the Immune System
Genetics of the Immune System
The purpose of the immune system is to attack potential pathogens that have invaded the body. But the pathogens possess defenses, too; they recombine and mutate their own external proteins to thwart the host defenses. Since pathogens reproduce far faster than multicellular hosts, how can host organisms use their own DNA to fight back?
The immune system poses
problems for genetic regulation:
We shall see how all levels of gene regulation
Many classes of cells are involved, including white blood cells and lympocytes. Here we focus on only a tiny fraction of these classes: the B and T lymphocytes which produce antibodies and antigen receptors.
Structure of Antibody
Griffiths et al, AN INTRODUCTION TO GENETIC ANALYSIS, 6E, Freeman, 1996Development of immune cells
To solve the problem of distinguishing self from non-self, the early stages of immune cell development and genetic regulation begins even before birth. DNA rearrangement of antibody genes produces about 107 different clones of pre-antibody producer cells. Then all antibody-producing cells which recognize antigens are eliminated--because any antigen they find must be "self."
Populations of immune cells recognizing external antigens slowly develop and mature. The maturation of the immune system takes about 18 months after birth--one reason why breast feeding, which provides maternal antibodies, is so helpful during this period.
An external antigen stimulates the immune system by binding to the "variable" (i.e. clone-specific) portions of an antigen receptor on a precursor T cell, and on a precursor B cell. Note that antigen receptors are similar to antibodies in structure. The main difference lies in the constant (C) domain. The C domain of antigen receptors keeps them plugged into the membrane, whereas the C domain of antibodies allows secretion.
The B cell then divides, proliferates, and differentiates into:
Where do the ten million different clones come from?
The genes encoding antibody and antigen receptors are divided into sets of domains, for portions of a protein with different functions.
Heavy chain: (300 V) (10 D) (4 J) = 12,000
combinations (VERY approximate)
Note that any one cell will only recombine its DNA in one of these possible ways, and produce one possible antigen receptor or antibody.
Modified from Griffiths et al, AN INTRODUCTION TO GENETIC ANALYSIS, 6E, Freeman, 1996Expression of the antigen receptor or the antibody
When the cell has been induced to mature and express its protein, the mRNA has to be spliced:
Where do the two-billion possible antibodies come from?
Each time the B and T cell clones are stimulated by an antigen, the clones divide and proliferate. Their sub-clones inherit small mutations in the hypervariable regions (see above). Those sub-clones whose mutations produce slightly stronger-binding antigen receptors will proliferate more than those whose mutations weaken the binding. The product of the possible mutations with the ten-million-odd clones makes billions of possible antibody structures!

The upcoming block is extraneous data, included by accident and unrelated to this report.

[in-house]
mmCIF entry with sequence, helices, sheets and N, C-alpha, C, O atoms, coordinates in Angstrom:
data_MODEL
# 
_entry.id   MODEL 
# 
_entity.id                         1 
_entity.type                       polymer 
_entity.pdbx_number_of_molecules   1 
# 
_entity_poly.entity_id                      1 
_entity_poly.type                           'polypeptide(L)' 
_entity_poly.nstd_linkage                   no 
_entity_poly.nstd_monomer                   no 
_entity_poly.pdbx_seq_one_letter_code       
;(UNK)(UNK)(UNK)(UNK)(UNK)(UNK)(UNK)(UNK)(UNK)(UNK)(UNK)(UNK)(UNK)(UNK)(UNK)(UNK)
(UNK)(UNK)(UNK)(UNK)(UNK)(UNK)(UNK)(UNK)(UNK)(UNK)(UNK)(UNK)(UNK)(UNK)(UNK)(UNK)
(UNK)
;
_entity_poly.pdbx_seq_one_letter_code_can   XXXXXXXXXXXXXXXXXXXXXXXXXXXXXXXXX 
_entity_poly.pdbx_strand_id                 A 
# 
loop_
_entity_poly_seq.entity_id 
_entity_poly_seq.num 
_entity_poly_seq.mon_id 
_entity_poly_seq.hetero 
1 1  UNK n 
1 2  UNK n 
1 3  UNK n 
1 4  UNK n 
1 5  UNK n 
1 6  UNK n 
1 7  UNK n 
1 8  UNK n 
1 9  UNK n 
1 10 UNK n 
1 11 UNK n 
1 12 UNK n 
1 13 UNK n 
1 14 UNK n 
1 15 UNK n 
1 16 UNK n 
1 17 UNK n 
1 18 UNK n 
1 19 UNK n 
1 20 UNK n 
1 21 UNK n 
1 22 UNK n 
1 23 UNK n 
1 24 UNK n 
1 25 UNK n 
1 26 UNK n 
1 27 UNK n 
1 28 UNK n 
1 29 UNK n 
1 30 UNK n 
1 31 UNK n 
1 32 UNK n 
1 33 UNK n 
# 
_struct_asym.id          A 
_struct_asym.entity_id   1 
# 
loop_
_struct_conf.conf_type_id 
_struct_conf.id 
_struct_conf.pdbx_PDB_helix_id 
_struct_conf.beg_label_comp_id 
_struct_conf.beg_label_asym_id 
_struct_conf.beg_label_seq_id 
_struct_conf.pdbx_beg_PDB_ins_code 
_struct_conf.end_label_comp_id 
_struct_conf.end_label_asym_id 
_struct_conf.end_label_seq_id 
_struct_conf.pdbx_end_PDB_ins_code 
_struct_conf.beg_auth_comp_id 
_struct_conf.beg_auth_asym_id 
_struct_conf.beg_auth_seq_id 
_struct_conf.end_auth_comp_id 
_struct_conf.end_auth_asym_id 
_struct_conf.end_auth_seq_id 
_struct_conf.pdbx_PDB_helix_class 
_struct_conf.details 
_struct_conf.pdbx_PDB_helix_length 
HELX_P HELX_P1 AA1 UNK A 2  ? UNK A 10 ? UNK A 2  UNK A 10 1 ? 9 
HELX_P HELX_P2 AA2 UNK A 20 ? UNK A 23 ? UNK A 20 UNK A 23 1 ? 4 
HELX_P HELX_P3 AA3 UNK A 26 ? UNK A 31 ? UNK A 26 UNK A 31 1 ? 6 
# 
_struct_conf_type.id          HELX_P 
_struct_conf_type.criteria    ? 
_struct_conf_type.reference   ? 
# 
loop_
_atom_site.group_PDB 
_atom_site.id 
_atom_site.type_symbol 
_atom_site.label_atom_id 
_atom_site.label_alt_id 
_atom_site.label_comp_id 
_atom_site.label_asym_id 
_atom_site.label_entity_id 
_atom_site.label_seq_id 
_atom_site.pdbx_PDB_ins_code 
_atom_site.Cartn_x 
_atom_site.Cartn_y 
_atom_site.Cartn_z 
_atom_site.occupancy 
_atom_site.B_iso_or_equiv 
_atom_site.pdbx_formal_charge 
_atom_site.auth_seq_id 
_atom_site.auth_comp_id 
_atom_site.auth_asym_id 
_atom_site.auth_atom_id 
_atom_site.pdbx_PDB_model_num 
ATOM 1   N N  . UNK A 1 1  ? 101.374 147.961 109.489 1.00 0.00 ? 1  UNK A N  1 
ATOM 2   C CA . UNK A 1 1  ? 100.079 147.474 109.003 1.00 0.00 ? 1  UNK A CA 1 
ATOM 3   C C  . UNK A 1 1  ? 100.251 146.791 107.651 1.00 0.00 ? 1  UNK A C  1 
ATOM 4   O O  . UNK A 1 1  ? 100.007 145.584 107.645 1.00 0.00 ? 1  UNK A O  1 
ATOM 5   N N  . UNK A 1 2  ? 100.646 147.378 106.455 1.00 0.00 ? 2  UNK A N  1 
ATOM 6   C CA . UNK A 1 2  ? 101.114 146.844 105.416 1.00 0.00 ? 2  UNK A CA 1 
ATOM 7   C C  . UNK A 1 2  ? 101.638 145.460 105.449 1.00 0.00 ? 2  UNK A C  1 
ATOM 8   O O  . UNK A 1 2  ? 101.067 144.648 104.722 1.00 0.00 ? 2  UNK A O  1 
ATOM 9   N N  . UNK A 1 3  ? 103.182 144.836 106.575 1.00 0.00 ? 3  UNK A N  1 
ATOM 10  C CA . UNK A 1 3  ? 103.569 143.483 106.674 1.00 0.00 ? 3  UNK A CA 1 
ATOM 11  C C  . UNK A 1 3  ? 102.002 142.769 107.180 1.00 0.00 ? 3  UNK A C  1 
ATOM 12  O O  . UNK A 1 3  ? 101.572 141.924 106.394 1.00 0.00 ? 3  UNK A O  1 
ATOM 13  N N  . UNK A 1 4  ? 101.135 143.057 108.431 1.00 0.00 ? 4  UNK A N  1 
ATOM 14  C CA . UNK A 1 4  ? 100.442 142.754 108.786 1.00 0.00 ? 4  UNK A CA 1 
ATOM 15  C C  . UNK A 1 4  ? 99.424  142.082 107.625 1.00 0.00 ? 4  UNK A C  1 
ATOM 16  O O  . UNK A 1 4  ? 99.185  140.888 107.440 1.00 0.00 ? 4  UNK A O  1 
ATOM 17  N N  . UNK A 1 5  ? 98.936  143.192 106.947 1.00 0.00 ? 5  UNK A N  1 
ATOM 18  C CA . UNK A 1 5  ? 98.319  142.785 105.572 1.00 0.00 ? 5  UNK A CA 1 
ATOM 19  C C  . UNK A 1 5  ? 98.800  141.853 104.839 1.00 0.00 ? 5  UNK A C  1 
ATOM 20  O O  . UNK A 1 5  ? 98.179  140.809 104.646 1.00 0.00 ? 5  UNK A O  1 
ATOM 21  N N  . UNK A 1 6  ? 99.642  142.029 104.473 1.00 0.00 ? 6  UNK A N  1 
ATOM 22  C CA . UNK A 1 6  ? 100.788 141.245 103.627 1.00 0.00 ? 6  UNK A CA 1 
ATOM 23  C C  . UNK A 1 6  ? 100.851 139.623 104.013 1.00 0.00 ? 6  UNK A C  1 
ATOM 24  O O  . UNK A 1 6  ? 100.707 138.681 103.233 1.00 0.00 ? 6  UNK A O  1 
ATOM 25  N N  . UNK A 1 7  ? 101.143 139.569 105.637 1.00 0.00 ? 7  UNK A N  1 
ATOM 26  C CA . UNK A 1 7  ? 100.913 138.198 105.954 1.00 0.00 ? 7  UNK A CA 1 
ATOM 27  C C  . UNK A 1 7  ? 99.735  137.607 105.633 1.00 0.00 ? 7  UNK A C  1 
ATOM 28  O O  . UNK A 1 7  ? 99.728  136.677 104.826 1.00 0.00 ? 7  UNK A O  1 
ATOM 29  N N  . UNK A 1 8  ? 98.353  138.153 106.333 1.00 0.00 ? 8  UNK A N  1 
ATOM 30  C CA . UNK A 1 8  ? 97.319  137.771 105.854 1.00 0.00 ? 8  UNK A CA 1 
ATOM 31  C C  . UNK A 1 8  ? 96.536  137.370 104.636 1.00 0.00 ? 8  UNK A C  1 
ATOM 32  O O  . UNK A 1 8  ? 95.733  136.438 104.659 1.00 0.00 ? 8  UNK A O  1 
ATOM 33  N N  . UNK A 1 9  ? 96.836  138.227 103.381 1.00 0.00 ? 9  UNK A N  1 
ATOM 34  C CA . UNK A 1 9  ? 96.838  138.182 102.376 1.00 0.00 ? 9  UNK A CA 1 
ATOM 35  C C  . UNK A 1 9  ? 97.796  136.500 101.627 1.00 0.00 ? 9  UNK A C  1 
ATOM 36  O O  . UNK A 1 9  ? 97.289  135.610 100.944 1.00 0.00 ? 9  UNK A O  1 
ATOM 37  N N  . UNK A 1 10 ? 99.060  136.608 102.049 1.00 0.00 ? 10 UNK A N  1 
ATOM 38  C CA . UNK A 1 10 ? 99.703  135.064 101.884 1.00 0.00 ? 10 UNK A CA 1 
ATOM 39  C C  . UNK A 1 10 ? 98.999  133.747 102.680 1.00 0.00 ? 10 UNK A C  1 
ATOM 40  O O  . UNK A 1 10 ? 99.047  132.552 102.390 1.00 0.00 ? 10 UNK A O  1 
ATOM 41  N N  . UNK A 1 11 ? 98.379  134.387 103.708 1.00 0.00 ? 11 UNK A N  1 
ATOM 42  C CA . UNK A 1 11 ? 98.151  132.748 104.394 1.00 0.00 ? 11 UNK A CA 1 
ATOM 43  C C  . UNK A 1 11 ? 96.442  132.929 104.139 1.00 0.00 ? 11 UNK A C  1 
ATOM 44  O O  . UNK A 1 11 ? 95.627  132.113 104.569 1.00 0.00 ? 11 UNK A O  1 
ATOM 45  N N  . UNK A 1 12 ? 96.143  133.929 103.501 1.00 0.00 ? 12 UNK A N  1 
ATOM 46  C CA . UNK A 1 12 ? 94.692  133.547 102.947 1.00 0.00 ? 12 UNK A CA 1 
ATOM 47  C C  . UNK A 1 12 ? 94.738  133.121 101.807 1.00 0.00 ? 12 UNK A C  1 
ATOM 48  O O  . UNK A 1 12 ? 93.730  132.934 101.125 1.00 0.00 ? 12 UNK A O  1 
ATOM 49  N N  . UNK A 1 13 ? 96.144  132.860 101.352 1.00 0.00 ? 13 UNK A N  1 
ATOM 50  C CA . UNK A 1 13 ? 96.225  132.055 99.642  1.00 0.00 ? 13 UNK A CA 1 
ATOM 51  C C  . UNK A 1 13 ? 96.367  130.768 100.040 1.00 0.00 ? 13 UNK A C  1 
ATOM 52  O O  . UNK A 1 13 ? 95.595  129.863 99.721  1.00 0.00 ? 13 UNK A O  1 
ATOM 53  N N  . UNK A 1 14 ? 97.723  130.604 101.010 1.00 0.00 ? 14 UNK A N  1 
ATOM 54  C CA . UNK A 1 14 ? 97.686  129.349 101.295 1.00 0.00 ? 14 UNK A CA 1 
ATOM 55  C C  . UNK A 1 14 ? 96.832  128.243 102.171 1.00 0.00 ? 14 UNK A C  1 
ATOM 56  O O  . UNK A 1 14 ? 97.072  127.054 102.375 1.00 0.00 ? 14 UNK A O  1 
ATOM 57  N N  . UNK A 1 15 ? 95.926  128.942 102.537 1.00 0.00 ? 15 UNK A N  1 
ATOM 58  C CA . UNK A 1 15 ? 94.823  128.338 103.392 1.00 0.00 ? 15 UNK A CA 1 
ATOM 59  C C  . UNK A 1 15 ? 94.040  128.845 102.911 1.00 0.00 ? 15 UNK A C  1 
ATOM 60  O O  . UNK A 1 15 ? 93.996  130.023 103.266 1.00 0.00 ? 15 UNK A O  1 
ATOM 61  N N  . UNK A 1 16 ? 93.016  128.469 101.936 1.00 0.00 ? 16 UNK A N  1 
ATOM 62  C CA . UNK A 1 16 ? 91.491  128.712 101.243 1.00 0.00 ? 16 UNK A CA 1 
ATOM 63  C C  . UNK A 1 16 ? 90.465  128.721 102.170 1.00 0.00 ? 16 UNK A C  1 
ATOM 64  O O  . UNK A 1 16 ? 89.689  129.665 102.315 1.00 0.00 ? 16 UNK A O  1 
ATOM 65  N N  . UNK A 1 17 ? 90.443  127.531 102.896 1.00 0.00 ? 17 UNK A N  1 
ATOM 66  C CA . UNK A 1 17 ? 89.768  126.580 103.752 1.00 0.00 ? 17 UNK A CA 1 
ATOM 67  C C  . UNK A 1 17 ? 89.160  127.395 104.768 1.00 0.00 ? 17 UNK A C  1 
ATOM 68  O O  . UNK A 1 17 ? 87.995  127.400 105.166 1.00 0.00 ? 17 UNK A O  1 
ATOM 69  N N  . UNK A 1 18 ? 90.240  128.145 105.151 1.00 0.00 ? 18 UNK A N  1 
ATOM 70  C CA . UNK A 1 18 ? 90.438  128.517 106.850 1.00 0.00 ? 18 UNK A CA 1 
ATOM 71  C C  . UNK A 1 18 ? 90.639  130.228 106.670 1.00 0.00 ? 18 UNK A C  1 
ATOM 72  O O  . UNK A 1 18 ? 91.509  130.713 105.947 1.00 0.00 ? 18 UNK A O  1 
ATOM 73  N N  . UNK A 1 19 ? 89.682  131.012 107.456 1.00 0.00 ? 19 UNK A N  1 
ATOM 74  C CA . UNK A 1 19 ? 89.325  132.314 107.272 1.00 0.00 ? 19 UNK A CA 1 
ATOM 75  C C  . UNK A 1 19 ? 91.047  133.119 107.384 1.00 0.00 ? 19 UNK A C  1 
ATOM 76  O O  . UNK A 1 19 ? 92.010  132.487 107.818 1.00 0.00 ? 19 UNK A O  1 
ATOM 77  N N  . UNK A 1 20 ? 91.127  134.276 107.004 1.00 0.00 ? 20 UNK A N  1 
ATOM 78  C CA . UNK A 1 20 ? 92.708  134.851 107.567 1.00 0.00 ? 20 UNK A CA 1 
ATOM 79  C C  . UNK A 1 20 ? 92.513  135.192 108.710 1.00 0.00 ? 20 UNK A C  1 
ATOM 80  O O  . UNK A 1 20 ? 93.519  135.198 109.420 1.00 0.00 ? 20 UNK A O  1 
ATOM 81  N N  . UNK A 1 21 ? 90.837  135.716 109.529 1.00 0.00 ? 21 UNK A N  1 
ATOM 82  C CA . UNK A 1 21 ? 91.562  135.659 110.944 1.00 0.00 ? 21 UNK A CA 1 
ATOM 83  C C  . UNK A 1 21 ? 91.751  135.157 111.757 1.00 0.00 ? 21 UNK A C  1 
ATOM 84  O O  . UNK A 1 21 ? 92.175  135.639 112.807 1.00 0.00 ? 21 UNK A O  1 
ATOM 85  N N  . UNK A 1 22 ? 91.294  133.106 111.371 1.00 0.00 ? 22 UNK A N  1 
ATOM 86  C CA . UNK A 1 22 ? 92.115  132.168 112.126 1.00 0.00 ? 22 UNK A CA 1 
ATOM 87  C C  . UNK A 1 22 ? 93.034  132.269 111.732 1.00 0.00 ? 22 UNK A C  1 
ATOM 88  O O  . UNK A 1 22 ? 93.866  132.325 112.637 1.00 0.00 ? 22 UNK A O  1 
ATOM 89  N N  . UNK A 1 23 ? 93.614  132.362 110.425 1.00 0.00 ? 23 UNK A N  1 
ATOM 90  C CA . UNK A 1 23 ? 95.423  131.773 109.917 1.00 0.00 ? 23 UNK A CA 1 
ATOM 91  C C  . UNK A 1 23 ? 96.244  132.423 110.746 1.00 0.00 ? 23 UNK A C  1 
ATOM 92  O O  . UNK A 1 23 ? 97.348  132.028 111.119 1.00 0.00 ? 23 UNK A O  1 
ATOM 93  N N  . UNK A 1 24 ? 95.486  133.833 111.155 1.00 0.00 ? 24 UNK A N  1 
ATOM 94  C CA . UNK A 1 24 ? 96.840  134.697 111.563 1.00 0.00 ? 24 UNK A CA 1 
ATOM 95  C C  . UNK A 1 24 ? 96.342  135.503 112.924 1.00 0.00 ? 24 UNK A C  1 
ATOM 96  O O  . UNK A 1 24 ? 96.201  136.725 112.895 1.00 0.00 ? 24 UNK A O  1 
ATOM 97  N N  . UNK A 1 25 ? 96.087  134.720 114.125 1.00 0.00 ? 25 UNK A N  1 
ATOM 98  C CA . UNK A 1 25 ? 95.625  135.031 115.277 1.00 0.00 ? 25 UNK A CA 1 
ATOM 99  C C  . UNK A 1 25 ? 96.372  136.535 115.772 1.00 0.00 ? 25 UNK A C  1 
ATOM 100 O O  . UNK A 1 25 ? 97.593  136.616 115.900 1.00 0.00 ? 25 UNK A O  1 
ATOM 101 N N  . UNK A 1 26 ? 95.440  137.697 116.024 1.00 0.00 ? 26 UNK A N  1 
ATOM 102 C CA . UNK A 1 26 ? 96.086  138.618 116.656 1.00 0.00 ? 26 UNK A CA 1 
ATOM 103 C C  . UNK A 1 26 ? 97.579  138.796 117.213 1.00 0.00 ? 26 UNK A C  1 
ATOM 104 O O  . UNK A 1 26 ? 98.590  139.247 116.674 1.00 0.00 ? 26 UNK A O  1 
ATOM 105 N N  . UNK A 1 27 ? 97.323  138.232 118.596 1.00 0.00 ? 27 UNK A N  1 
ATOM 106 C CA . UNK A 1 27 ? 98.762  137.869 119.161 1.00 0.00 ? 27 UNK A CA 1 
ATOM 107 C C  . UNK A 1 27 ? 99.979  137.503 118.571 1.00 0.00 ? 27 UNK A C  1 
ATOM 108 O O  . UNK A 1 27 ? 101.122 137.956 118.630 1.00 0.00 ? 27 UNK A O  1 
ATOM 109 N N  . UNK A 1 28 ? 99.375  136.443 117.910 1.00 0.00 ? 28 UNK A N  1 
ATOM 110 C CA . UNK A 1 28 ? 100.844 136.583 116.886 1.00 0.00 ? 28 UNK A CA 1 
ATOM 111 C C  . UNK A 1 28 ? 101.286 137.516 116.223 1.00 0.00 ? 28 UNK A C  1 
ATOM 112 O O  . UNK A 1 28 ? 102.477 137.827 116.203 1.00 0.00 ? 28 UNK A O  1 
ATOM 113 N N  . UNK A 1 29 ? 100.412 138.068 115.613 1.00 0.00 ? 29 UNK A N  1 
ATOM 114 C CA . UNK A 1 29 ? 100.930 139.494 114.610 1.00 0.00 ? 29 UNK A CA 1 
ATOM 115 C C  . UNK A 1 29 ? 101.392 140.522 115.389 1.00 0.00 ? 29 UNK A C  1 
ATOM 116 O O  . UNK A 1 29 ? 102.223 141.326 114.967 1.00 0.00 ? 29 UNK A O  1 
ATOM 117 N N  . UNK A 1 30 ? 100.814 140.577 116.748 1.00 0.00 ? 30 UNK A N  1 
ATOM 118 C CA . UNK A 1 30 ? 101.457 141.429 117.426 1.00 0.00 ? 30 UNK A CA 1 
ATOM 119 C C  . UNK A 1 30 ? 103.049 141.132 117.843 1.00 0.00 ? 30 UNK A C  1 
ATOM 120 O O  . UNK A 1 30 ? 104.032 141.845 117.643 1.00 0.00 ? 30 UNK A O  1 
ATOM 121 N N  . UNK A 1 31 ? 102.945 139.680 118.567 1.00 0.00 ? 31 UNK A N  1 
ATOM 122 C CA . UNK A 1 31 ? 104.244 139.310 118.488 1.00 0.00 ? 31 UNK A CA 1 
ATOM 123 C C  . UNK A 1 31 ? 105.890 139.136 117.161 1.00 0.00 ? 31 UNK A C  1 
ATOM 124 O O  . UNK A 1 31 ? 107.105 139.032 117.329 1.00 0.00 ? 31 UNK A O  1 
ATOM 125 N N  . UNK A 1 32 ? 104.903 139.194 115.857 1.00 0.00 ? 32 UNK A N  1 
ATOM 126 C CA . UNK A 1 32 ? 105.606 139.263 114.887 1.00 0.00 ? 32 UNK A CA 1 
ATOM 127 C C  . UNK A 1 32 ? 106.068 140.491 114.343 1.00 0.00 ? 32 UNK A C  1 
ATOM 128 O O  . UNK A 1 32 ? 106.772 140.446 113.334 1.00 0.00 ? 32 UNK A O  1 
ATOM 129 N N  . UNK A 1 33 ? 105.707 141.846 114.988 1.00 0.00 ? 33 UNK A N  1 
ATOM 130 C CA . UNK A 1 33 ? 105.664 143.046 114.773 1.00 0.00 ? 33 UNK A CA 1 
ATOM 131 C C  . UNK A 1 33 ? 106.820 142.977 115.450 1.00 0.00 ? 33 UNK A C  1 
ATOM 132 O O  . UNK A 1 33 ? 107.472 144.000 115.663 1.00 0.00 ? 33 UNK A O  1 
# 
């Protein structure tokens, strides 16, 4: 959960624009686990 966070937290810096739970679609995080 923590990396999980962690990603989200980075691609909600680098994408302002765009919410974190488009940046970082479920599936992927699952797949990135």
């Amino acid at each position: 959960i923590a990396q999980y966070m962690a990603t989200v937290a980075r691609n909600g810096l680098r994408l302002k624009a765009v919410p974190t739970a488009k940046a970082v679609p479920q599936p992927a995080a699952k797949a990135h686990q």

Monoclonal Antibody Technology
Modified from the MIT Hypertextbook, Excerpted from "What is Biotechnology?" Washington, D.C.: Biotechnology Industry Organization, 1989. Obtained from Genentech's Access Excellence
From the standpoint of gene technology, antibody molecules have two very useful characteristics:
The specificity of antibodies makes monoclonal antibody technology so valuable for biotechnology. Not only can antibodies be used therapeutically, to protect against disease; they can also help to diagnose a wide variety of illnesses, and can detect the presence of drugs, viral and bacterial products, and other unusual or abnormal substances in the blood.
Given such a diversity of uses for these disease-fighting substances, their production in pure quantities has long been the focus of scientific investigation. The conventional method was to inject a laboratory animal with an antigen and then, after antibodies had been formed, collect those antibodies from the blood serum (antibody-containing blood serum is called antiserum). There are two problems with conventional antibodies:
These antibodies are called monoclonal because they come from only one type of cell, the hybridoma cell; antibodies produced by conventional methods, on the other hand, are derived from preparations containing many kinds of cells, and hence are called polyclonal. An example of how monoclonal antibodies are derived is described below.
A myeloma is a tumor of the bone marrow that can be adapted to grow permanently in cell culture. Myeloma cells can be fused with antibody-producing mammalian spleen cells, using a membrane fusion agent such as polyethylene glycol (PEG) or SV40 virus. The nuclei fuse, and their chromosomes replicate and undergo mitosis together. The resulting hybrid cells, or hybridomas, produce large amounts of monoclonal antibody. This product of cell fusion combines the desired qualities of the two different types of cells: the ability to grow continually, and the ability to produce large amounts of pure antibody.
Monoclonal antibodies have enormous clinical as well as
applications; for example, the Western Blot test